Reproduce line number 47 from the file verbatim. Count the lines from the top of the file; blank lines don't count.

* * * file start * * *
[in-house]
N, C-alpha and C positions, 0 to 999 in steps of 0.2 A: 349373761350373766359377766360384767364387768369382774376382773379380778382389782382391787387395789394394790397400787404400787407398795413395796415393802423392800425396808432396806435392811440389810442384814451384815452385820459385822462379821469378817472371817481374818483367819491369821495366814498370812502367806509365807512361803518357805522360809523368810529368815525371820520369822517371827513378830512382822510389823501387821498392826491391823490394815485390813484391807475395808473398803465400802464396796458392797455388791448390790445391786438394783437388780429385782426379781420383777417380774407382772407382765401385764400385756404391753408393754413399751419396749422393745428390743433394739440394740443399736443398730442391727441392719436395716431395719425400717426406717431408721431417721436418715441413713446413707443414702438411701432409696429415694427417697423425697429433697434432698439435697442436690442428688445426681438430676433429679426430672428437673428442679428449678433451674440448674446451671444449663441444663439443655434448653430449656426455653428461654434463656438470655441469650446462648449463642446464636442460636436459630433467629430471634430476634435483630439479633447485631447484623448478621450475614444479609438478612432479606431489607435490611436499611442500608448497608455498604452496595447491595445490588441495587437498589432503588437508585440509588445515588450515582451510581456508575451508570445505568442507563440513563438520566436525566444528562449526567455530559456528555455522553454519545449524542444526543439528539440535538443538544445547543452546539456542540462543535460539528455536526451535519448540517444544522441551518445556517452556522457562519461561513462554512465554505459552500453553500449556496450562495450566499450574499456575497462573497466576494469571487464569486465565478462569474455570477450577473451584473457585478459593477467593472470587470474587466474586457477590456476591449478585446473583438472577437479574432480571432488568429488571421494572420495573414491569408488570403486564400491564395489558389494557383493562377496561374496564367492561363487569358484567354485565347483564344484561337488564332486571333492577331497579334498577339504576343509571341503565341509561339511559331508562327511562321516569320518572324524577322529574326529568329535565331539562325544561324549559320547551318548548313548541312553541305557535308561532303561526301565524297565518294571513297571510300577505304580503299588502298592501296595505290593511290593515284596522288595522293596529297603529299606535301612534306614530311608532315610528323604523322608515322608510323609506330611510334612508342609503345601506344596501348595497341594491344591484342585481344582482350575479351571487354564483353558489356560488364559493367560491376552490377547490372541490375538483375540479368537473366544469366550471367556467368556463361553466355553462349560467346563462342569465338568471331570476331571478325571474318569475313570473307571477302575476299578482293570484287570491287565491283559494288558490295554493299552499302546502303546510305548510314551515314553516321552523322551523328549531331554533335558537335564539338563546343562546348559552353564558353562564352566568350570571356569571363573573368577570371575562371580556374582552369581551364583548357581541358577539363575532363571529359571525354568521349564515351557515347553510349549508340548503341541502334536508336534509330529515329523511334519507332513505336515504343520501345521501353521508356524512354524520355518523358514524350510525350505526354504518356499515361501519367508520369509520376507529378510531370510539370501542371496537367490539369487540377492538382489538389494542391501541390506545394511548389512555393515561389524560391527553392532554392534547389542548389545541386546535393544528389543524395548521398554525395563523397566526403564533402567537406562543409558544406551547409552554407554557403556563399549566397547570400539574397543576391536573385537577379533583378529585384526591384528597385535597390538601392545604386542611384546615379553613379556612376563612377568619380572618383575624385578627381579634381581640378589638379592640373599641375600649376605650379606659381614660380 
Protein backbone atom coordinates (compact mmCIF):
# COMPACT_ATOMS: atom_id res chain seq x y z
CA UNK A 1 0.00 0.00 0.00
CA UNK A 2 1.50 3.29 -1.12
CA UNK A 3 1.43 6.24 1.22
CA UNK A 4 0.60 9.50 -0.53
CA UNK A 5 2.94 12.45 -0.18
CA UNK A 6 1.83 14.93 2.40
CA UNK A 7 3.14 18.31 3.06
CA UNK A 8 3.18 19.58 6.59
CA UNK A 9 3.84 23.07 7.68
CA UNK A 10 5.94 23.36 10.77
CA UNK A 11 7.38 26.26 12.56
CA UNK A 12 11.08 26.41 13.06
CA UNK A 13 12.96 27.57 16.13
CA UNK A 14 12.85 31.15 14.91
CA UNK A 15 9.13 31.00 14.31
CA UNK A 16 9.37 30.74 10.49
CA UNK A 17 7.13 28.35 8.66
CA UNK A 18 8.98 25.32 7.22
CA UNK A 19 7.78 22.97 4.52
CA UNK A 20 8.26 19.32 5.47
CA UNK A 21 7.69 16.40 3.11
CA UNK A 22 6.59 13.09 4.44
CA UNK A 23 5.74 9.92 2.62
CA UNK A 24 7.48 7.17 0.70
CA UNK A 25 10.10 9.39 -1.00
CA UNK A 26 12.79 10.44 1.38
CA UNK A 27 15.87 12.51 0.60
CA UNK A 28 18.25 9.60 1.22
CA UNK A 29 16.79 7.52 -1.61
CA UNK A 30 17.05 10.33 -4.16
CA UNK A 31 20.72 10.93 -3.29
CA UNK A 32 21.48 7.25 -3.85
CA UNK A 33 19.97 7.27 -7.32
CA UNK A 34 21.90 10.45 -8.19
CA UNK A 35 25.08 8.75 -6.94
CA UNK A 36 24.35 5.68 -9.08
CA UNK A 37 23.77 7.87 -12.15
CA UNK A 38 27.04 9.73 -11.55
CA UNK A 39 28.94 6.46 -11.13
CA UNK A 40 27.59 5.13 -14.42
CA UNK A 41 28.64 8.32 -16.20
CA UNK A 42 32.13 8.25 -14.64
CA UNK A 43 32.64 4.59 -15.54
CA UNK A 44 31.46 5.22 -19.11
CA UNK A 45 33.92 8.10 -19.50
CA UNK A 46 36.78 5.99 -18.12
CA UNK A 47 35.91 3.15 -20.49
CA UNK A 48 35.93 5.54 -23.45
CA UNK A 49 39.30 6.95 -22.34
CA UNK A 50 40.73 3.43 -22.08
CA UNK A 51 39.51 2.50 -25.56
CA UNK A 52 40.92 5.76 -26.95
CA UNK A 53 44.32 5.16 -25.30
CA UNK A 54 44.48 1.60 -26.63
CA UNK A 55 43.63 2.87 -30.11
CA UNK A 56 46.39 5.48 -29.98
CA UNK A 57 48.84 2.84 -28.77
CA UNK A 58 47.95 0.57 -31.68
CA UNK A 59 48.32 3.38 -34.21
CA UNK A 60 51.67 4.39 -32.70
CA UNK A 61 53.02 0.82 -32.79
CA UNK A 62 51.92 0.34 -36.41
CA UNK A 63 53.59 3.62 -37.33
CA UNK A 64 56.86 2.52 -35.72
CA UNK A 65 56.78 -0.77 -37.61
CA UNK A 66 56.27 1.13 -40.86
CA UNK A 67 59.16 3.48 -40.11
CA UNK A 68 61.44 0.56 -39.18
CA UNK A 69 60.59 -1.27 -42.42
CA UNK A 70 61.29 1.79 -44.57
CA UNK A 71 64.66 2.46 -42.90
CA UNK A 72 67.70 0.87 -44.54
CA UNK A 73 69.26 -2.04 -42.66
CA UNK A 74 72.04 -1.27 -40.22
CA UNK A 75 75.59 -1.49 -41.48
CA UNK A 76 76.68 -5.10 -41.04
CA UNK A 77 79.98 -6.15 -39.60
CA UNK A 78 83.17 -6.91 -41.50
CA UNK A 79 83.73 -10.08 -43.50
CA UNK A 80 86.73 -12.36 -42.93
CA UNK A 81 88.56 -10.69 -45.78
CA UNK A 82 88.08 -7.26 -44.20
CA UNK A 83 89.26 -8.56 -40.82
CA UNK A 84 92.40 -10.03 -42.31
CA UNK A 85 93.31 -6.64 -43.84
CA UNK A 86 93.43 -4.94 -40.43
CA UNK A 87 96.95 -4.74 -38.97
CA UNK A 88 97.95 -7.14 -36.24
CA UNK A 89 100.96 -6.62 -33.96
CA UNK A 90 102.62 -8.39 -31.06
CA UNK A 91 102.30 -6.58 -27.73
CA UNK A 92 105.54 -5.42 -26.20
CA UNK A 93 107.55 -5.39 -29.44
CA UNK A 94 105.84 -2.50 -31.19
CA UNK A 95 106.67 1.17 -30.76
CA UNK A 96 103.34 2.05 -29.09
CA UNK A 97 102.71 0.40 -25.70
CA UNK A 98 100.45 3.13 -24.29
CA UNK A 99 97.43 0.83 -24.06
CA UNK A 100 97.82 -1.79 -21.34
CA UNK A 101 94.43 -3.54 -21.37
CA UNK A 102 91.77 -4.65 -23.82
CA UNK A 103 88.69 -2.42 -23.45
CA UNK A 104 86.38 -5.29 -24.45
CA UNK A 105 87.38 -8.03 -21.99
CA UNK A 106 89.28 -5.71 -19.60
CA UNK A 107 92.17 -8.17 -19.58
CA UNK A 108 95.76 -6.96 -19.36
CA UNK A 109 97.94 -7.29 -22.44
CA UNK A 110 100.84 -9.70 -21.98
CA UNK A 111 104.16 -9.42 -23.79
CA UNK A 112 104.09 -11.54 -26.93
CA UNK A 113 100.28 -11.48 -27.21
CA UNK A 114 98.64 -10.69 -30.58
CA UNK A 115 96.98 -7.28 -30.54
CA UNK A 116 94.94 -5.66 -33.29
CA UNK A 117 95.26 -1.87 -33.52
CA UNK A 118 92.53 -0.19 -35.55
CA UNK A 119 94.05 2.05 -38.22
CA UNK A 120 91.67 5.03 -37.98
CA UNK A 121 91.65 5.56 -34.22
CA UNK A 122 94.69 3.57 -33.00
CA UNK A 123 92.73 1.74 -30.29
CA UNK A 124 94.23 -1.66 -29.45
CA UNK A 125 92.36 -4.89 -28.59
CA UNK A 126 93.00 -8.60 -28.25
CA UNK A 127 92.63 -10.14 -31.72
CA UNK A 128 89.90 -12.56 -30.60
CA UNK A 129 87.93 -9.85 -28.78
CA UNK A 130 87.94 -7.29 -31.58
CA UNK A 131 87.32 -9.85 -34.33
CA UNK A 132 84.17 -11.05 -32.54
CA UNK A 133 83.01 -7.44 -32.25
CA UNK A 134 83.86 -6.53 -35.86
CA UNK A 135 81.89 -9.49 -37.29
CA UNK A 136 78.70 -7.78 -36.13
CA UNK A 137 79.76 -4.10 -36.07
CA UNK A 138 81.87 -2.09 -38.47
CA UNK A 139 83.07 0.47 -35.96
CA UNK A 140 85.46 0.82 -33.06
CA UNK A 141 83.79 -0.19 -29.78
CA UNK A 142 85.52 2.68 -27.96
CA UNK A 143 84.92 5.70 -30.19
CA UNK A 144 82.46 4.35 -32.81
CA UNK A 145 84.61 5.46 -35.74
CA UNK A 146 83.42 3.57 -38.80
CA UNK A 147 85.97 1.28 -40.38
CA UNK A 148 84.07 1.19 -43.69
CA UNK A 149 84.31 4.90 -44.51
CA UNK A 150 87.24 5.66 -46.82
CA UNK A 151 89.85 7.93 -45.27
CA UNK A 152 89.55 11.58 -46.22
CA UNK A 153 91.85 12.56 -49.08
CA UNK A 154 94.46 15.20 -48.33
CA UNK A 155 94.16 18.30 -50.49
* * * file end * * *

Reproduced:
CA UNK A 43 32.64 4.59 -15.54